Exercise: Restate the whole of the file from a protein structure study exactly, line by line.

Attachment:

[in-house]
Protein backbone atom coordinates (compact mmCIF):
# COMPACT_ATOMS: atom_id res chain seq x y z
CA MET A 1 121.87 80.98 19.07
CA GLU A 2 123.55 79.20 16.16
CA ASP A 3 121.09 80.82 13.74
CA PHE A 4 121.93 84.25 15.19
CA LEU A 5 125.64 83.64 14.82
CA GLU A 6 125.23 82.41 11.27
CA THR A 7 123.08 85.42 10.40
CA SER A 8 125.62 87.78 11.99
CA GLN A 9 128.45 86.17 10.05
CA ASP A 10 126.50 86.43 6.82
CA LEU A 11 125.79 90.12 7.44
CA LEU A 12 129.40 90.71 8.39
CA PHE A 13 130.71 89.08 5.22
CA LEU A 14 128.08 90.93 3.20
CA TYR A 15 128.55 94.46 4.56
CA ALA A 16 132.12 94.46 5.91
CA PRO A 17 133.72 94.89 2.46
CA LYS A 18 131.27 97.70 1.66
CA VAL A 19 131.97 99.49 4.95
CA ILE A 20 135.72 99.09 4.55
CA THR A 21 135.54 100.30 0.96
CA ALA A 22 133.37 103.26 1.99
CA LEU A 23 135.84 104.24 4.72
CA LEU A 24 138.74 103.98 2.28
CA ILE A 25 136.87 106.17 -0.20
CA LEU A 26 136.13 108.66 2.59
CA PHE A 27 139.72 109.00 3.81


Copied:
[in-house]
Protein backbone atom coordinates (compact mmCIF):
# COMPACT_ATOMS: atom_id res chain seq x y z
CA MET A 1 121.87 80.98 19.07
CA GLU A 2 123.55 79.20 16.16
CA ASP A 3 121.09 80.82 13.74
CA PHE A 4 121.93 84.25 15.19
CA LEU A 5 125.64 83.64 14.82
CA GLU A 6 125.23 82.41 11.27
CA THR A 7 123.08 85.42 10.40
CA SER A 8 125.62 87.78 11.99
CA GLN A 9 128.45 86.17 10.05
CA ASP A 10 126.50 86.43 6.82
CA LEU A 11 125.79 90.12 7.44
CA LEU A 12 129.40 90.71 8.39
CA PHE A 13 130.71 89.08 5.22
CA LEU A 14 128.08 90.93 3.20
CA TYR A 15 128.55 94.46 4.56
CA ALA A 16 132.12 94.46 5.91
CA PRO A 17 133.72 94.89 2.46
CA LYS A 18 131.27 97.70 1.66
CA VAL A 19 131.97 99.49 4.95
CA ILE A 20 135.72 99.09 4.55
CA THR A 21 135.54 100.30 0.96
CA ALA A 22 133.37 103.26 1.99
CA LEU A 23 135.84 104.24 4.72
CA LEU A 24 138.74 103.98 2.28
CA ILE A 25 136.87 106.17 -0.20
CA LEU A 26 136.13 108.66 2.59
CA PHE A 27 139.72 109.00 3.81